Five things we've learned about Mexico at the Confederations Cup
SOCHI, Russia -- The primary objective of the Mexico national team at the Confederations Cup was to get through a tricky group. With that in the bag, El Tri now faces its toughest test so far in the semifinal against a young Germany side that is improving with every game.
Here's what we have learned about Mexico so far:
1. Jonathan dos Santos, Hector Herrera providing midfield balance
It's been a rocky ride for Jonathan dos Santos in his Mexico career, but the Villarreal midfielder has stepped out of his brother's shadow and become a central figure for El Tri during the Confederations Cup. The intensity, sharp passing, pressing and game intelligence are all hallmarks of his upbringing at Barcelona's La Masia, and after his displays in Russia, it's difficult to comprehend why it has taken the 27-year-old so long to really establish himself at international level.
Part of that has been Dos Santos' position. In the games against Portugal and Russia, he played on the right of a midfield three, with Hector Herrera holding and Andres Guardado, who is suspended against Germany, on the left. Dos Santos has mainly been considered a defensive midfielder, but he has played on the right of midfield for Villarreal and looks to have found his place with Mexico in the midfield three.
The way Herrera has established himself in the holding role also has been a major positive for El Tri. Mexico has the highest percentage of possession of any team in the tournament so far, and Porto's Herrera has been vital playing almost the quarterback role, distributing the ball and starting the team's attacks as Rafa Marquez once did.
2. Squad unity shining through
Whether it is social media videos and photos of Miguel Layun's pastelazo on his birthday on Sunday, Javier Hernandez saying "we all work our asses off" or the way Mexico celebrates goals as a group, the team spirit within this group appears strong.
Mental coach Imanol Ibarrondo came into the camp in November, and things seem to be working out, with Mexico coming from behind in its last four games. Osorio talks of "opportunity" when the chance comes up in news conferences, he stresses his team's "resilience" and the players are even giving more assured and concise news conferences.
3. Osorio won't be changing rotation policy
Nobody expected Osorio to completely betray his rotation policy, but after last summer's Copa America Centenario disaster, there was a feeling he might temper it slightly. That hasn't happened. The Colombian coach used 22 of his 23 players in the group stage, generating the sense that each one is valuable and could play at any time.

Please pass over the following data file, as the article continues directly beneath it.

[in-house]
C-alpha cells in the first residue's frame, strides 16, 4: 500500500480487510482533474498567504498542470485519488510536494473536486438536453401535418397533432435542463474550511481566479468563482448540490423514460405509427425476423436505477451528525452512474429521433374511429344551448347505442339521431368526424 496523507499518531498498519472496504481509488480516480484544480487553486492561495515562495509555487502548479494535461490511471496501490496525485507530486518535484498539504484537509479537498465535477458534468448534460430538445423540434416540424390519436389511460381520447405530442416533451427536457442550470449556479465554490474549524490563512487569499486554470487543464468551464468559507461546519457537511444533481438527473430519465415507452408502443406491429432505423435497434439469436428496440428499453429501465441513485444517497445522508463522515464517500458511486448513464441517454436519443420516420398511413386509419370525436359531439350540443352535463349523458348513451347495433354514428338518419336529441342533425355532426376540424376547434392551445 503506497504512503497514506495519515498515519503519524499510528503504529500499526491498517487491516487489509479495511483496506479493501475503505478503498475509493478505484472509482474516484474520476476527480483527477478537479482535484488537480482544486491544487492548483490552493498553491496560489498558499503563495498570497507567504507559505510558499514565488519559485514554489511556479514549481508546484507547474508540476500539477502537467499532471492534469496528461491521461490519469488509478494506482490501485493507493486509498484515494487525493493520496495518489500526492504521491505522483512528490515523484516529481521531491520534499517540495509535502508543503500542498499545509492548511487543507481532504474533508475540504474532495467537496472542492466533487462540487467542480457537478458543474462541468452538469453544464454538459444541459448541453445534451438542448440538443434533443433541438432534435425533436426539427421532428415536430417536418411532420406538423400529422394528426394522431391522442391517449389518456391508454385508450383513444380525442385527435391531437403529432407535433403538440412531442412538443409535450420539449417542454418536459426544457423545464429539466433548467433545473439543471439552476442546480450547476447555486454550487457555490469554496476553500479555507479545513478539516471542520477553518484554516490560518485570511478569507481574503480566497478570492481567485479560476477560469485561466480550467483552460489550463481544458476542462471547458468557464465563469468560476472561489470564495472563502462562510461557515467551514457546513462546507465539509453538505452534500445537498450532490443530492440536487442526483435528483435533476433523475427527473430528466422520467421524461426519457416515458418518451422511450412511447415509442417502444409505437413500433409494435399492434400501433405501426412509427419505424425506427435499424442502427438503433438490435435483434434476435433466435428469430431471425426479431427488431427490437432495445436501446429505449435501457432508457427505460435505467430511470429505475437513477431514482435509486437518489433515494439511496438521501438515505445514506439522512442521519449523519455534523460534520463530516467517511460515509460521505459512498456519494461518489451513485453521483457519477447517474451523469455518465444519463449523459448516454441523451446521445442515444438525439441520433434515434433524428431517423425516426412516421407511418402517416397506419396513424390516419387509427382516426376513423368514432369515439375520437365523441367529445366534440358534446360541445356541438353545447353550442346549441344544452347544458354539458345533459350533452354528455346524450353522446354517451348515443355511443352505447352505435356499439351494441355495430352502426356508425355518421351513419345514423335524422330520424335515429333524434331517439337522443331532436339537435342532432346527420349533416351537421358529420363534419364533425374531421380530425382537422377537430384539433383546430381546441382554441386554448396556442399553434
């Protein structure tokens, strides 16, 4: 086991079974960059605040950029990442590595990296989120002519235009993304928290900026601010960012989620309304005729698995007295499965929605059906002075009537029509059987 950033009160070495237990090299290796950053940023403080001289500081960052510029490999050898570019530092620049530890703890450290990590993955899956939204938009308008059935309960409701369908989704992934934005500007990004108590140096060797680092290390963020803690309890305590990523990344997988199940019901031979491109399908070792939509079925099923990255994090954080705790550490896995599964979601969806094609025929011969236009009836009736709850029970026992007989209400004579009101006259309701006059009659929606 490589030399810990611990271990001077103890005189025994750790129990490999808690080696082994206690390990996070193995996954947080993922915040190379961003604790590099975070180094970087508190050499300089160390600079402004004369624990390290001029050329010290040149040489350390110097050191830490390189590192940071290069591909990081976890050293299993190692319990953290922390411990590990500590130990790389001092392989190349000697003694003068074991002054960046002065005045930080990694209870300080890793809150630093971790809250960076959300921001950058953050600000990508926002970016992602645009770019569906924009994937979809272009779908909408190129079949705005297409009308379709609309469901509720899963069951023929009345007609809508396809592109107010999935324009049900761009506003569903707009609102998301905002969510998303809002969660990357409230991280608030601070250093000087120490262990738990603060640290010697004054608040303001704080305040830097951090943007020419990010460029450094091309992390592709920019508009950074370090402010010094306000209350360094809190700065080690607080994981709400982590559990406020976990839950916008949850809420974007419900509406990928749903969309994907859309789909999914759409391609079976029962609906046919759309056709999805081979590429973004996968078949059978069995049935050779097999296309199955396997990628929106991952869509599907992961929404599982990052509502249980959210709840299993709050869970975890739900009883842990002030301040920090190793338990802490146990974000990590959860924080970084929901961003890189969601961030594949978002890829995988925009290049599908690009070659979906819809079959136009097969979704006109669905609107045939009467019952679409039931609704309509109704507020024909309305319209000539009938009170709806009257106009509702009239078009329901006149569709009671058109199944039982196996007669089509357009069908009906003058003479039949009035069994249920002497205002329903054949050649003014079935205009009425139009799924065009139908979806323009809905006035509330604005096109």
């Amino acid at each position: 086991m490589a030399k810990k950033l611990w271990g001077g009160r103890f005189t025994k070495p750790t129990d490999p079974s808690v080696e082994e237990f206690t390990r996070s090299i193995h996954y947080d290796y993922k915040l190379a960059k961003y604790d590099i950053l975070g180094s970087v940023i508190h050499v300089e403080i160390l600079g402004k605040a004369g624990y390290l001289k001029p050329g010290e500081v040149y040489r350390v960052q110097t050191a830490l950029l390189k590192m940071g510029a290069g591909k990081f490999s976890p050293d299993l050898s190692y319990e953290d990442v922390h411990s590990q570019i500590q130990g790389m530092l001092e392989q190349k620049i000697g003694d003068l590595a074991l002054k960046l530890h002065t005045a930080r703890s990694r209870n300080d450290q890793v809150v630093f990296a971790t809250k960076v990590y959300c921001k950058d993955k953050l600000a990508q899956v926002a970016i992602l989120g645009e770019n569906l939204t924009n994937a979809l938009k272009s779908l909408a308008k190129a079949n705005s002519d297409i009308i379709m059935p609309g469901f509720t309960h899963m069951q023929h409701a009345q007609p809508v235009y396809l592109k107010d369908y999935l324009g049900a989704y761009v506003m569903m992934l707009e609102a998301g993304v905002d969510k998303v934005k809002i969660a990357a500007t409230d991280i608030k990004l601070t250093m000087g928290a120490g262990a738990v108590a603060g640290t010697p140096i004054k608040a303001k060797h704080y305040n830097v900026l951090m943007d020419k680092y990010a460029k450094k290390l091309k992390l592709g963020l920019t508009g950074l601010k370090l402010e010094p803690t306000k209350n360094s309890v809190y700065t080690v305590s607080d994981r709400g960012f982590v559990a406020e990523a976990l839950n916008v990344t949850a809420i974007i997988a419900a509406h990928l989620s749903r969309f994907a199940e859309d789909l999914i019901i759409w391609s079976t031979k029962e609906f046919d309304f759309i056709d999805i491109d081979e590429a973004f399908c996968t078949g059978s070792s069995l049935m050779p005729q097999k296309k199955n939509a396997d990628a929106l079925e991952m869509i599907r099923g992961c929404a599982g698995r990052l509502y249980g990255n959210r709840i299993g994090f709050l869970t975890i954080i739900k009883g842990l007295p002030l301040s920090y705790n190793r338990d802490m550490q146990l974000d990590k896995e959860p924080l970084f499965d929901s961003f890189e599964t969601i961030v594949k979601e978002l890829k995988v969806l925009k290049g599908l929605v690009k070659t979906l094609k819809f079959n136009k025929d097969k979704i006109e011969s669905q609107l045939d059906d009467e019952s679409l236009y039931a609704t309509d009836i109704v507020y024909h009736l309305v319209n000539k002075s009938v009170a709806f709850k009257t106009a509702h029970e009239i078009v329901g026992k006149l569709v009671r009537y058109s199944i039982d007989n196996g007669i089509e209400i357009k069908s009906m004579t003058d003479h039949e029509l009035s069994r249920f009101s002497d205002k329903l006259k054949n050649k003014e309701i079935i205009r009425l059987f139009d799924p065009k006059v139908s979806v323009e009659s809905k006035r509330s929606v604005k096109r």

Against Russia, El Tri looked energized in the second half as the hosts wilted, although changing eight players to face New Zealand was criticized back in Mexico, with the performance hardly inspiring. The 2-1 victory followed by the win over Russia meant the group stage went as planned, but it wasn't without a major scare against the side from Oceania.
4. There's still room for improvement
There have been flashes of brilliance from Mexico. There are passages of play in each game that make the mind start to really believe in this team. The cross-field passes to change the angle of attacks and the mix of shorter balls with longer ones out to the wings from the center-backs shows Osorio's hand.
But Mexico still hasn't put a full 90 minutes together, and the moments of excellence are let down by sloppy periods. There is still a doubt about the defensive stability. Mexico is conceding too many chances, and an efficient German side will likely pounce if El Tri doesn't get it right in the semifinal.
At the other end of the pitch, the final incisive pass is often missing, with Mexico reaching the final third and then lacking the inventiveness to create chances.
5. Marquez making transition to assistant
It was no coincidence that when Mexico defeated Russia to secure its place in the Confederations Cup semifinal, the first person Osorio went up to embrace was Marquez.
The Atlas defender has only played 22 minutes in this tournament and only 44 since the squad came together more than a month ago. But that doesn't mean Marquez hasn't been useful.
The former Barcelona player can be seen on the touchline, giving out advice to players, and he is no doubt maintaining his leadership role in the camp.
We saw the same thing last summer in the Copa America Centenario, and now it has intensified. It might seem as if it is a waste bringing a player along to Russia that was recovering from injury, but Marquez's influence on the group still runs deep, even if he isn't always on the field.
Tom Marshall covers Liga MX and the Mexican national team for ESPN FC. Twitter: @MexicoWorldCup.